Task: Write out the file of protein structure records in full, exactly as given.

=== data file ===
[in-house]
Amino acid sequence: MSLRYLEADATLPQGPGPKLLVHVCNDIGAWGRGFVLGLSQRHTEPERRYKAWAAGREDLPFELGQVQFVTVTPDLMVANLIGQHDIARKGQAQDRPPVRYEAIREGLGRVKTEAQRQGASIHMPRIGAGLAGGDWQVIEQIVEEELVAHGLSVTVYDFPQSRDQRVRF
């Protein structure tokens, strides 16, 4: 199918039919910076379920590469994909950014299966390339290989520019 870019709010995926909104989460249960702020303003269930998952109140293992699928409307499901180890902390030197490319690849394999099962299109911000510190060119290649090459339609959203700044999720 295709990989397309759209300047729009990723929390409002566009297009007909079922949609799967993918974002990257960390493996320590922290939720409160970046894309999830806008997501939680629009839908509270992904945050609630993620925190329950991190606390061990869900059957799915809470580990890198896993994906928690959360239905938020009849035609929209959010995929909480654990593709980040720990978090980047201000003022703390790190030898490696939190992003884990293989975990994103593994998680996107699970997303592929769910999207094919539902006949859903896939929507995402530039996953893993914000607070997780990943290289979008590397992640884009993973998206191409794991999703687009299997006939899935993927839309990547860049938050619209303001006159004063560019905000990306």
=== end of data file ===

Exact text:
[in-house]
Amino acid sequence: MSLRYLEADATLPQGPGPKLLVHVCNDIGAWGRGFVLGLSQRHTEPERRYKAWAAGREDLPFELGQVQFVTVTPDLMVANLIGQHDIARKGQAQDRPPVRYEAIREGLGRVKTEAQRQGASIHMPRIGAGLAGGDWQVIEQIVEEELVAHGLSVTVYDFPQSRDQRVRF
């Protein structure tokens, strides 16, 4: 199918039919910076379920590469994909950014299966390339290989520019 870019709010995926909104989460249960702020303003269930998952109140293992699928409307499901180890902390030197490319690849394999099962299109911000510190060119290649090459339609959203700044999720 295709990989397309759209300047729009990723929390409002566009297009007909079922949609799967993918974002990257960390493996320590922290939720409160970046894309999830806008997501939680629009839908509270992904945050609630993620925190329950991190606390061990869900059957799915809470580990890198896993994906928690959360239905938020009849035609929209959010995929909480654990593709980040720990978090980047201000003022703390790190030898490696939190992003884990293989975990994103593994998680996107699970997303592929769910999207094919539902006949859903896939929507995402530039996953893993914000607070997780990943290289979008590397992640884009993973998206191409794991999703687009299997006939899935993927839309990547860049938050619209303001006159004063560019905000990306």